Why Use Spring to develop Java Web Services?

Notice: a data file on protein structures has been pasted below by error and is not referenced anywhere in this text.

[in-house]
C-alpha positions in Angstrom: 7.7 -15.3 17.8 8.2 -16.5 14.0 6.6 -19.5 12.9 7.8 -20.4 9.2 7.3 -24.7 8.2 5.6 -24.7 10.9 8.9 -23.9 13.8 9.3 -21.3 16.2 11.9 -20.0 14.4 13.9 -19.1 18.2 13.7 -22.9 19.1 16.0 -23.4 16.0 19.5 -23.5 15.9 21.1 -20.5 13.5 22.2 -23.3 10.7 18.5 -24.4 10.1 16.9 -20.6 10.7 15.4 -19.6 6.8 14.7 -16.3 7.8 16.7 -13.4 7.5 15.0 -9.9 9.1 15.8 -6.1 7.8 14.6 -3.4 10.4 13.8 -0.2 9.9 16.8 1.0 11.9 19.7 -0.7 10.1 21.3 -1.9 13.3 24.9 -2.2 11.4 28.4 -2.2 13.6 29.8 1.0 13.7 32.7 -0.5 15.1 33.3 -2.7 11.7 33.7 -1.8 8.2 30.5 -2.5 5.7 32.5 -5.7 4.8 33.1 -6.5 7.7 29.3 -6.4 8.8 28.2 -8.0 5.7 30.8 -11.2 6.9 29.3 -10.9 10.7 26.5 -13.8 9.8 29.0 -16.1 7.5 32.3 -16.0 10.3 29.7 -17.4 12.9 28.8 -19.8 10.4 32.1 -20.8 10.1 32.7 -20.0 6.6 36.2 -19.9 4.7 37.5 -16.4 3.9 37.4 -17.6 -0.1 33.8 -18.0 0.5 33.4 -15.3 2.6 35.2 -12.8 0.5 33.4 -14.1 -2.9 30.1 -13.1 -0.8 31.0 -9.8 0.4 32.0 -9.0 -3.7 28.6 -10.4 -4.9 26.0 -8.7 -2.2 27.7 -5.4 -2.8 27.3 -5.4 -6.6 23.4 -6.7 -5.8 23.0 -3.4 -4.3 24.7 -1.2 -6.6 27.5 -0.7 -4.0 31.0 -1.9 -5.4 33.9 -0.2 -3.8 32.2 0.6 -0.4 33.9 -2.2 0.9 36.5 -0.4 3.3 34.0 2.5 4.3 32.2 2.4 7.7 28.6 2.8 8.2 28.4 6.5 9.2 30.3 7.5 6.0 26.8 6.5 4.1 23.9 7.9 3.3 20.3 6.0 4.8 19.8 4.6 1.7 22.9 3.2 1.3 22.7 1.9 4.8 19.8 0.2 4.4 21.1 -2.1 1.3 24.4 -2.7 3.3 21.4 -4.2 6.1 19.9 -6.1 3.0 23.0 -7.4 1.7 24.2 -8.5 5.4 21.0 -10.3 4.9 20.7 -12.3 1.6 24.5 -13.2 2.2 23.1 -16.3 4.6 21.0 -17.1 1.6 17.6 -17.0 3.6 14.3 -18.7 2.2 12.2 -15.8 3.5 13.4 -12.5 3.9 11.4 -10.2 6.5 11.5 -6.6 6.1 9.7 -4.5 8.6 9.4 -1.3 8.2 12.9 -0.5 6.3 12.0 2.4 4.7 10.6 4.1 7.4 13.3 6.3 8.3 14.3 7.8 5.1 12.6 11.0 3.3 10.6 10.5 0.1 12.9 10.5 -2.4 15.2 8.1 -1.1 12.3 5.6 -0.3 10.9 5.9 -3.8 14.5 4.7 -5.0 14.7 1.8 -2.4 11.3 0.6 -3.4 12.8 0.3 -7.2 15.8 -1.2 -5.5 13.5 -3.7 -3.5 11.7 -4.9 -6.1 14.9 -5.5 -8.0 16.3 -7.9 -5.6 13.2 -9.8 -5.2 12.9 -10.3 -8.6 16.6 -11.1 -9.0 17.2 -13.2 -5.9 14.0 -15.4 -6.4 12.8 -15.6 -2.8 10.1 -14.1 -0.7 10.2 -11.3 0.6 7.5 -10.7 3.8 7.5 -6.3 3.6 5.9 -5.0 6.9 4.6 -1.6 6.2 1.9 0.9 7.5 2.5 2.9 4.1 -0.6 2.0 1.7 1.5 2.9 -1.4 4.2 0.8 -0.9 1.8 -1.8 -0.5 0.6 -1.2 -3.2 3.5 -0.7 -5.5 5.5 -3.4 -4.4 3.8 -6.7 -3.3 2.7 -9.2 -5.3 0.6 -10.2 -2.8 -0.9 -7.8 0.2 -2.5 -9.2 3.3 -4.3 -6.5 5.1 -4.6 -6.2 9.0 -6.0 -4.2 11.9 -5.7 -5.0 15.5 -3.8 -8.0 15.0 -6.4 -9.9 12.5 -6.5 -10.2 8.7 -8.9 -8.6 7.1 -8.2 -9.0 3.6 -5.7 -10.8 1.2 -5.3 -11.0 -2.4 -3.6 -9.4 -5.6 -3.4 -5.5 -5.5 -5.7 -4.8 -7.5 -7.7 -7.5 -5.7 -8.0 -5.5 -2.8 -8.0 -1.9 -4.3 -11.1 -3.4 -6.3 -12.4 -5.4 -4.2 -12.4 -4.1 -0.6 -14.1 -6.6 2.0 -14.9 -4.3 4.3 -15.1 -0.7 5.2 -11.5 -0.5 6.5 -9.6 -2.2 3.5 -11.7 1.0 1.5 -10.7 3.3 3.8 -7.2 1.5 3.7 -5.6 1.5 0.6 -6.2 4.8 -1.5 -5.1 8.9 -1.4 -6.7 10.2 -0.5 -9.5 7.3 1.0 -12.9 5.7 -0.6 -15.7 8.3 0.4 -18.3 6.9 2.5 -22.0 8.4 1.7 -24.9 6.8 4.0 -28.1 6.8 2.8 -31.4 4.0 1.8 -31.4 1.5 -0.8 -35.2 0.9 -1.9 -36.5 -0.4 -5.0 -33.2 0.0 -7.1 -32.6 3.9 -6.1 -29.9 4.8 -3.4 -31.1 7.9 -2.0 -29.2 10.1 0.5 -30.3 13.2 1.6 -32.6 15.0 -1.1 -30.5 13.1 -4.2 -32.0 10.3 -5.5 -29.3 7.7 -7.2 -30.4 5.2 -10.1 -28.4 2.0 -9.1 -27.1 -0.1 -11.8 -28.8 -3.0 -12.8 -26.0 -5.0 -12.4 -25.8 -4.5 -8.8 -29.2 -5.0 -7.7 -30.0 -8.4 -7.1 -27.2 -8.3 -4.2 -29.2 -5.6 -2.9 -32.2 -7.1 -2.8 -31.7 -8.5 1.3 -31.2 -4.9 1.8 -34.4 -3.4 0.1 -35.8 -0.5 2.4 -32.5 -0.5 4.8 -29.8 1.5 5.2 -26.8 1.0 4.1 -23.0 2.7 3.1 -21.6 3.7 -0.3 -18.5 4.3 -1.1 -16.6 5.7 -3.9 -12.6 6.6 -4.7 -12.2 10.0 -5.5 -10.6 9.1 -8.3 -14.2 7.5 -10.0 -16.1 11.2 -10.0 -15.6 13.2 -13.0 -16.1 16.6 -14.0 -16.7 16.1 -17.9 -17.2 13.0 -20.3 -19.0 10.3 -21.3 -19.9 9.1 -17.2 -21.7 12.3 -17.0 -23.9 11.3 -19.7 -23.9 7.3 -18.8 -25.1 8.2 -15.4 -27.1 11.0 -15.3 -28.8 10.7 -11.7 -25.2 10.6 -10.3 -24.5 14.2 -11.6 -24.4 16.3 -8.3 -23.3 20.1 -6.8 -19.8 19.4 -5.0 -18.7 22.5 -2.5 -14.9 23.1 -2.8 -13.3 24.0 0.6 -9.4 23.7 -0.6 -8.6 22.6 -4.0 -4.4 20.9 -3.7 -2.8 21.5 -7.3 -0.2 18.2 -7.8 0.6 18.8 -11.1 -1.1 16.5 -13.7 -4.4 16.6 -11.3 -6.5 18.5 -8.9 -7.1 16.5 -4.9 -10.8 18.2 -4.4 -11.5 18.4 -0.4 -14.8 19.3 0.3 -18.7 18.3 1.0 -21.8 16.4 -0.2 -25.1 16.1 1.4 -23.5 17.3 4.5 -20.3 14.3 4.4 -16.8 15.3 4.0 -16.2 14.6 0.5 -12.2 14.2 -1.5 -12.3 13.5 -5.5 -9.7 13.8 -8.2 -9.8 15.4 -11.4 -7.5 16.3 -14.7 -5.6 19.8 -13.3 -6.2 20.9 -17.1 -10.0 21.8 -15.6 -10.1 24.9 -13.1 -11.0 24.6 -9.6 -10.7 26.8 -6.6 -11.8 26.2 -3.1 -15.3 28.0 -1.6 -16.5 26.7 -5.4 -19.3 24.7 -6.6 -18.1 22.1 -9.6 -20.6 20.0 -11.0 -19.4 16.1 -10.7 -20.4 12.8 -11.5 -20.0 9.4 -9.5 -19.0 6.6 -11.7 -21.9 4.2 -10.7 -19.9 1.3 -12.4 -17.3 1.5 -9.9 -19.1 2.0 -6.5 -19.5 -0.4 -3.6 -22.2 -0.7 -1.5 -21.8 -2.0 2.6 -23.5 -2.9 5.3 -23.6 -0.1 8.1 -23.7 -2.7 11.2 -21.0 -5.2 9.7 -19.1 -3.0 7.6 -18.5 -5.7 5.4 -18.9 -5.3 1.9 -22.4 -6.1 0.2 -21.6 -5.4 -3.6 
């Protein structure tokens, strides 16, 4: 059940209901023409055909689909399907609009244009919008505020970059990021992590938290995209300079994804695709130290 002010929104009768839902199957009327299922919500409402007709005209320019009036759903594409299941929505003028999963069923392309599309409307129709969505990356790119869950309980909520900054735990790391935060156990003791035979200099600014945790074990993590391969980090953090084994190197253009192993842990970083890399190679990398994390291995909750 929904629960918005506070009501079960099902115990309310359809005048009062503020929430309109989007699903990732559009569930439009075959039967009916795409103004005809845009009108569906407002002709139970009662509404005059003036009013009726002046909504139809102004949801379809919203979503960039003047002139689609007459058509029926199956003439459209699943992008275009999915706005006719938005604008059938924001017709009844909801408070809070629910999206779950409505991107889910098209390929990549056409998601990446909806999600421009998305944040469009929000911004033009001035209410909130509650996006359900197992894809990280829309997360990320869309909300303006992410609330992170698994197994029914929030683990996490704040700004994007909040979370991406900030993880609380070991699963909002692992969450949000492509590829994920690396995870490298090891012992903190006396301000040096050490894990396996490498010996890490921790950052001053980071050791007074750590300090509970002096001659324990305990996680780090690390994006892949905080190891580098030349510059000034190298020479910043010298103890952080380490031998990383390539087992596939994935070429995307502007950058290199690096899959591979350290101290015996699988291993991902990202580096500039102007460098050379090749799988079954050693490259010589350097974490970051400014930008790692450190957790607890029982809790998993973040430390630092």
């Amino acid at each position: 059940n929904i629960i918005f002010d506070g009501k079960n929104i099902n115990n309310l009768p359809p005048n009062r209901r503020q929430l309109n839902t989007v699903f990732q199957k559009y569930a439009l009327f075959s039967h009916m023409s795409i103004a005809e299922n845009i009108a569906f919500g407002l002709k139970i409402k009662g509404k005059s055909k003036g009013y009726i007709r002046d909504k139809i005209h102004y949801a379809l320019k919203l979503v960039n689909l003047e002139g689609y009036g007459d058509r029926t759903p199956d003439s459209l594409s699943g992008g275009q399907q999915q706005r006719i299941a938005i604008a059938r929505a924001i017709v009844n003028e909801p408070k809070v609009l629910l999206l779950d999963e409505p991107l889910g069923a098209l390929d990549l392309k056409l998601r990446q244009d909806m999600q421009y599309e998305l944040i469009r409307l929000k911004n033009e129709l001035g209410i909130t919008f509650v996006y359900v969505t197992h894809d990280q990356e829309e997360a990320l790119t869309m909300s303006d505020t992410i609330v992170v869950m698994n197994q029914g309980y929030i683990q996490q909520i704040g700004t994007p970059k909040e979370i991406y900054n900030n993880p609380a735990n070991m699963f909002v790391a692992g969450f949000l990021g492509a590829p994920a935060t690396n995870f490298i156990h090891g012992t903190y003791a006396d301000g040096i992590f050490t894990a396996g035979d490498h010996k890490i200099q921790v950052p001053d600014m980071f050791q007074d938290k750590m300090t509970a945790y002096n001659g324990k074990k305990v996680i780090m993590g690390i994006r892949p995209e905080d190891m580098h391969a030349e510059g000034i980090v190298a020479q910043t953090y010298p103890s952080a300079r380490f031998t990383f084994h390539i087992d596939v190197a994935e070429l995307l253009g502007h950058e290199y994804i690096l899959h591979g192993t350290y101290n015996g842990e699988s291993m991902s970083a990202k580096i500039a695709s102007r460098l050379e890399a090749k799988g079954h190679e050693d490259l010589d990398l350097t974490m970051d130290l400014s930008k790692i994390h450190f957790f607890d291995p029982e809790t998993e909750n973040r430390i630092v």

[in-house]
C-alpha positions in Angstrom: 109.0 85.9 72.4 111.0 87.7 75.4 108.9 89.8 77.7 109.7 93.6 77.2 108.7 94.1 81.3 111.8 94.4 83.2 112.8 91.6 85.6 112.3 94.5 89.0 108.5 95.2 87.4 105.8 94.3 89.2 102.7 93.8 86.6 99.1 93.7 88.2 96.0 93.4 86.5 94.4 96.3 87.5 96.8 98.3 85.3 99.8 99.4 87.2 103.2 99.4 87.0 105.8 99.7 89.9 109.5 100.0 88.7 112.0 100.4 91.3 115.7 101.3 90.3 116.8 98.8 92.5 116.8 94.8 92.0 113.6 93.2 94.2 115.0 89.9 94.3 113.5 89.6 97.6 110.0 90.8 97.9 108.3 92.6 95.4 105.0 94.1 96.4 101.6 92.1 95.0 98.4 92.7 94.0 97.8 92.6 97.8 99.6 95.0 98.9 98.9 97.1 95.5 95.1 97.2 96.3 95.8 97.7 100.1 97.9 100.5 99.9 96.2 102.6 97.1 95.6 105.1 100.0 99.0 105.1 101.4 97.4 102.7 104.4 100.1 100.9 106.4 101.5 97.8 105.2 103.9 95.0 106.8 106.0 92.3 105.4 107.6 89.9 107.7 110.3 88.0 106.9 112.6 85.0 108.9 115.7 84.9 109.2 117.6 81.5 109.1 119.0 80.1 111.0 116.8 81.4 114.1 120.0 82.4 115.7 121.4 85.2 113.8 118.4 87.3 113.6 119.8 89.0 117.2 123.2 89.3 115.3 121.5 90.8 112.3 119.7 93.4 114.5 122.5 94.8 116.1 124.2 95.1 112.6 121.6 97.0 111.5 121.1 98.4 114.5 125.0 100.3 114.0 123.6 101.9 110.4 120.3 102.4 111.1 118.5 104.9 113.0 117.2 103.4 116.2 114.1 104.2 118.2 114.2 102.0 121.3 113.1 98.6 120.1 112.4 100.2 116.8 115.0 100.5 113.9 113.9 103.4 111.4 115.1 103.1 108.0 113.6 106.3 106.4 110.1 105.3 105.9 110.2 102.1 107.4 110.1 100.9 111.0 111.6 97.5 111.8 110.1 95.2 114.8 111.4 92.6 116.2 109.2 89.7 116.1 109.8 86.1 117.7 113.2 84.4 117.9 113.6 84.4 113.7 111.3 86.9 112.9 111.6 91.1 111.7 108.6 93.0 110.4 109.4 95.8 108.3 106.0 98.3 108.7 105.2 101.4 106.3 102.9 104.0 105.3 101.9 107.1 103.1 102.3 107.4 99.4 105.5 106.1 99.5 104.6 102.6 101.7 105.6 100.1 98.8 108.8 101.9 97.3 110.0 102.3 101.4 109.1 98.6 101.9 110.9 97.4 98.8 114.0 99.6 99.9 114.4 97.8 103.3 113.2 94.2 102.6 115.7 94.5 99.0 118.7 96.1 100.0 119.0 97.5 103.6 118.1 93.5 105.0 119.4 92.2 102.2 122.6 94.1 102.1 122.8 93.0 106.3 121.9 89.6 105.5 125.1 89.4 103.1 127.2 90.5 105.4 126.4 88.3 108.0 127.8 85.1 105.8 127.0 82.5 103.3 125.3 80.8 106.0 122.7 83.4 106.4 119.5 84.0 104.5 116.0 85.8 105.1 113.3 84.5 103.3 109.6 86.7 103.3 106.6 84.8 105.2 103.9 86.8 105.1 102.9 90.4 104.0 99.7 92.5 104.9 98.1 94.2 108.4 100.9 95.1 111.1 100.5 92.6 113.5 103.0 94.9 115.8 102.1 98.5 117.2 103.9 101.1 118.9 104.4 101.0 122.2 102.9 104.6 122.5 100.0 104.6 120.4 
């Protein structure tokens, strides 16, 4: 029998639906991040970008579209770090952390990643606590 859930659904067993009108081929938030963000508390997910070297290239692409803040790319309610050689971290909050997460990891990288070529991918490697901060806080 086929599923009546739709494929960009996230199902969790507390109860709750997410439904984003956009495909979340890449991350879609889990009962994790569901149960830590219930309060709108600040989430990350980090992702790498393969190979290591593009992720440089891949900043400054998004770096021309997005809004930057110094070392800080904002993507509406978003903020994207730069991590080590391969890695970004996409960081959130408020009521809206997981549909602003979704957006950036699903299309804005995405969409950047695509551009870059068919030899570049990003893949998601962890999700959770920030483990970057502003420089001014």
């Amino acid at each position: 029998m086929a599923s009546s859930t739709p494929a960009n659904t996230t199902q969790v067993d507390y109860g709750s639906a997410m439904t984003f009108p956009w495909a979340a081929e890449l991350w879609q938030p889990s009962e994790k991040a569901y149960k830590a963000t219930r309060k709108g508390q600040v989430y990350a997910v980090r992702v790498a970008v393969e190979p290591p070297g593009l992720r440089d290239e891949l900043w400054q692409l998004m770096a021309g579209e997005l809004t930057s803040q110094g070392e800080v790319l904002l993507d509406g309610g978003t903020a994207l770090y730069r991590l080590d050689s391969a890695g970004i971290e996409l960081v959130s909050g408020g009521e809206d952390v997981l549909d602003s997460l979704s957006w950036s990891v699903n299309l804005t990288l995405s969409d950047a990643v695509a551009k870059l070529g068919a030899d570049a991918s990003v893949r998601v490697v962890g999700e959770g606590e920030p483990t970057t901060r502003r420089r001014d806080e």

Originally published by Javin Paul on August 20th 2018 Photo by freestocks.org on Unsplash REST has now become a standard way to develop web services and when it comes to Java, there are many frameworks and libraries available, e.g. JAX-RS, Restlet, Jersey, RESTEasy, Apache CFX etc., but I encourage Java developers to use Spring MVC to develop RESTful web services. Some of you might ask, why use Spring MVC Framework to develop RESTful web services in Java? What are the advantages, and why is it better than other frameworks and libraries available out there? Well, the most important reason, I think, to use Spring for developing RESTful web service is that you can use your Spring MVC experience for developing RESTful web services and you don’t need to learn a new framework or library, which means you can quickly roll out your REST API. This is one of the biggest advantages, i.e. leveraging your years of experience on Spring MVC to expose your application as REST APIs. Another reason is that Spring has excellent support for developing RESTful web services. In the last couple of versions, starting from Spring version 3.0, it has provided a lot of enhancements to Spring MVC to provide first-class REST support. It has provided dedicated annotations, e.g. @RestController and @ResponseStatus to make the development of RESTful resources even easier in Spring 4.0. It’s also not only help you to create RESTful web services but also provides classes to consume REST resources, e.g. you can use the RestTemplate class to consume RESTful resources. There are many more utility classes and annotations which make the development of RESTful web services in Spring easier and seamless and I’ll share a couple of them in this article to prove my point that using Spring to develop RESTful Web service is the right decision. 7 Reasons to Use Spring for Creating RESTful Web Services in Java As I told you in the first paragraph, we can use Spring MVC to create and consume RESTful web services. Now, let’s see those supports in a little bit more details so that you can make the best use of them and quickly develop the RESTful services you always wanted. 1. In Spring MVC, a controller can handle the requests for all HTTP methods, which is a backbone of RESTful web services. For example, you can handle a GET method to perform read operations, POST methods to create resources, PUT methods to update resources, and DELETE methods to remove resources from the server. From Spring 3.2 onwards, you can also handle PATCH requests. By the way, if you are not familiar with the Spring MVC framework, then you should first take a look at that; Spring MVC For Beginners is a good place to begin. 2. In the case of REST, the representation of data is very important and that’s why Spring MVC allows you to bypass View-based rendering altogether by using the @ResponseBody annotation and various HttpMessgeConverterimplementations. By using this, you can directly send a response to a client, e.g. the resource clients want and also in the format they want. See here to learn more about HttpMessageConvert and @ResponseBody annotation. 3. » Read More
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